Patients with large B-cell lymphoma (LBCL) who receive CAR T therapy in real-world settings may experience lower rates of treatment adverse such as cytokine release syndrome (CRS) and anemia than patients who receive CAR T therapy in clinical trials, according to a study presented at the 2022 ASCO Quality Care Symposium in Boston in October.
Researchers at Qualia Bio in Los Angeles conducted a retrospective cohort analysis of Medicare claims data to compare real-world CAR T outcomes with results from clinical trials. They identified 463 fee-for-service Medicare beneficiaries with LBCL who were treated with one of three U.S. Food and Drug Administration–approved CAR T therapies (tisa-cel, axi-cel, or liso-cel) between January 2020 and March 2021.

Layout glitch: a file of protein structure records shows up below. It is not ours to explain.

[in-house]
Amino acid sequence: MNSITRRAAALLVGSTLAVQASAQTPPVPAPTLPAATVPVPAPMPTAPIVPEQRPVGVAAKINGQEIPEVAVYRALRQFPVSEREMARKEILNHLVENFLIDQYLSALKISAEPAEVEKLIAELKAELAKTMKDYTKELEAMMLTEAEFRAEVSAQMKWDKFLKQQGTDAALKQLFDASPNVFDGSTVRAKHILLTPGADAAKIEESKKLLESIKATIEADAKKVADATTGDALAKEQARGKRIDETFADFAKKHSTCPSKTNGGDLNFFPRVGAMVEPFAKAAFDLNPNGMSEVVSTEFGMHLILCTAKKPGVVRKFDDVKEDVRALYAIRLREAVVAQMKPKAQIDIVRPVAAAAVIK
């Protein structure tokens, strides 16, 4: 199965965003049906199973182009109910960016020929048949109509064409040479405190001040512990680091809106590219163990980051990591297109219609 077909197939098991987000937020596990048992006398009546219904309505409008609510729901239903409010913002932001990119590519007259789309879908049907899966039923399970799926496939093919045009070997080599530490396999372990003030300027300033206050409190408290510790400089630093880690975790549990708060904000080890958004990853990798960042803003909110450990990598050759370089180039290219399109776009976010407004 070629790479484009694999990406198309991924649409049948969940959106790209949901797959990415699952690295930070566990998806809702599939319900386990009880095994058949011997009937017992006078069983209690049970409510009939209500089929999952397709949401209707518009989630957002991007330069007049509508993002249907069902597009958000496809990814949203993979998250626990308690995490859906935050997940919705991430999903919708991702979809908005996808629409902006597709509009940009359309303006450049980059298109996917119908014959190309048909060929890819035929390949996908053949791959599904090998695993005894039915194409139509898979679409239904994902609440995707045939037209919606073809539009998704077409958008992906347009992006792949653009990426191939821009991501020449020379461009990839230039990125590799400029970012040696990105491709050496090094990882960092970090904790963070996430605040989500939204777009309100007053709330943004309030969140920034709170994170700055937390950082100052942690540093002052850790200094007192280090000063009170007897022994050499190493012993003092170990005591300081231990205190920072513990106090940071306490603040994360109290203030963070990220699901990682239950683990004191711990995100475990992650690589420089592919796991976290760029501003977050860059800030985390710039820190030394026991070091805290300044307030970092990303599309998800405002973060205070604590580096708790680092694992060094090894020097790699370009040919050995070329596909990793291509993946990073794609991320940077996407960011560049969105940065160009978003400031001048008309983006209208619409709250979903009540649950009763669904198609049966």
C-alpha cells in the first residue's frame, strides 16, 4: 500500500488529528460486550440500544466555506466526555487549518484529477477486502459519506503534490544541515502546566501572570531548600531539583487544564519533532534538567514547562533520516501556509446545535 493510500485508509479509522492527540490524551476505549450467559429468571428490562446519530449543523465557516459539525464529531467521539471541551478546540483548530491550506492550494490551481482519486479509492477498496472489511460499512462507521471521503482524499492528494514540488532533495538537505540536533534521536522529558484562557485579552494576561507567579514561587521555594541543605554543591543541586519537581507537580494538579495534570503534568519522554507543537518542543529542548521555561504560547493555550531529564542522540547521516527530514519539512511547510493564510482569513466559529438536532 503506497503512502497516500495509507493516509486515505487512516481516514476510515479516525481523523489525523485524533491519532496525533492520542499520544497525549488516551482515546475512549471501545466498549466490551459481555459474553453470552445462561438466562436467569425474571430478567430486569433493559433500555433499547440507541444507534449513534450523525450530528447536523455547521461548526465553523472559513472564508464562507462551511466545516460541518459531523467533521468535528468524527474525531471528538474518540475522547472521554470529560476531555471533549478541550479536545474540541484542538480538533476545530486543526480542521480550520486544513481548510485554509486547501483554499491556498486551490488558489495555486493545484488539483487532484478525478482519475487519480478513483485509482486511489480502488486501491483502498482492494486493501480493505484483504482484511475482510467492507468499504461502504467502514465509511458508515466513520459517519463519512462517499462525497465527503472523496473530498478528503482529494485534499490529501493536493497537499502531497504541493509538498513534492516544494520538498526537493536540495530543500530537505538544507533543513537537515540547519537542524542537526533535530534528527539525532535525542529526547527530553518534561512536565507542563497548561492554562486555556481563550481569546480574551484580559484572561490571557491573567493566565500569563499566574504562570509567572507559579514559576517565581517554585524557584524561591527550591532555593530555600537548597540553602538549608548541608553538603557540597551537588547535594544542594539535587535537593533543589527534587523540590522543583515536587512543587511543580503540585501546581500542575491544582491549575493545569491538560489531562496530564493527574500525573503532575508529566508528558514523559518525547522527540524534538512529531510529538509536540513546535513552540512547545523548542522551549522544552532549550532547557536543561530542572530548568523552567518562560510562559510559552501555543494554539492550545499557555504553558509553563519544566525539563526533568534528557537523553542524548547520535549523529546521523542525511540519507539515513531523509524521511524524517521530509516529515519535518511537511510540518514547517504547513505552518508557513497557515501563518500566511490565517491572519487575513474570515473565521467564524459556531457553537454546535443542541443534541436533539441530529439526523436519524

Real-world patients tended to be older (90% aged 65 or older) than those treated in clinical trials, in which 22% to 42% of patients were aged 65 or older. Real-world patients were also more likely to be female; 57% of real-world patients were male compared with 65% of those in clinical trials.
CRS occurred in 26% of real-world patients compared with 93% of clinical-trial participants who received axi-cel, 58% for tisa-cel, and 42% for lisa-cel. Anemia occurred in 31% of real-world patients versus 66% of those receiving axi-cel and 48% for tisa-cel or liso-cel in clinical trials. Real-world patients also experienced lower rates of adverse effects such as neutropenia, fatigue, and thrombocytopenia compared with clinical-trial participants who received axi-cel or liso-cel. Twelve-month survival was comparable among the two groups of patients (59% for both real-world patients and those receiving axi-cel in clinical trials, 58% for tisa-cel, 42% for liso-cel).
- McBride K, Snyder S. Real-world versus clinical trial CAR T outcomes among patients diagnosed with diffuse large B-cell lymphoma. J Clin Oncol 2022 01 Oct;40(28)suppl:413. doi: 10.1200/JCO.2022.40.28_suppl.413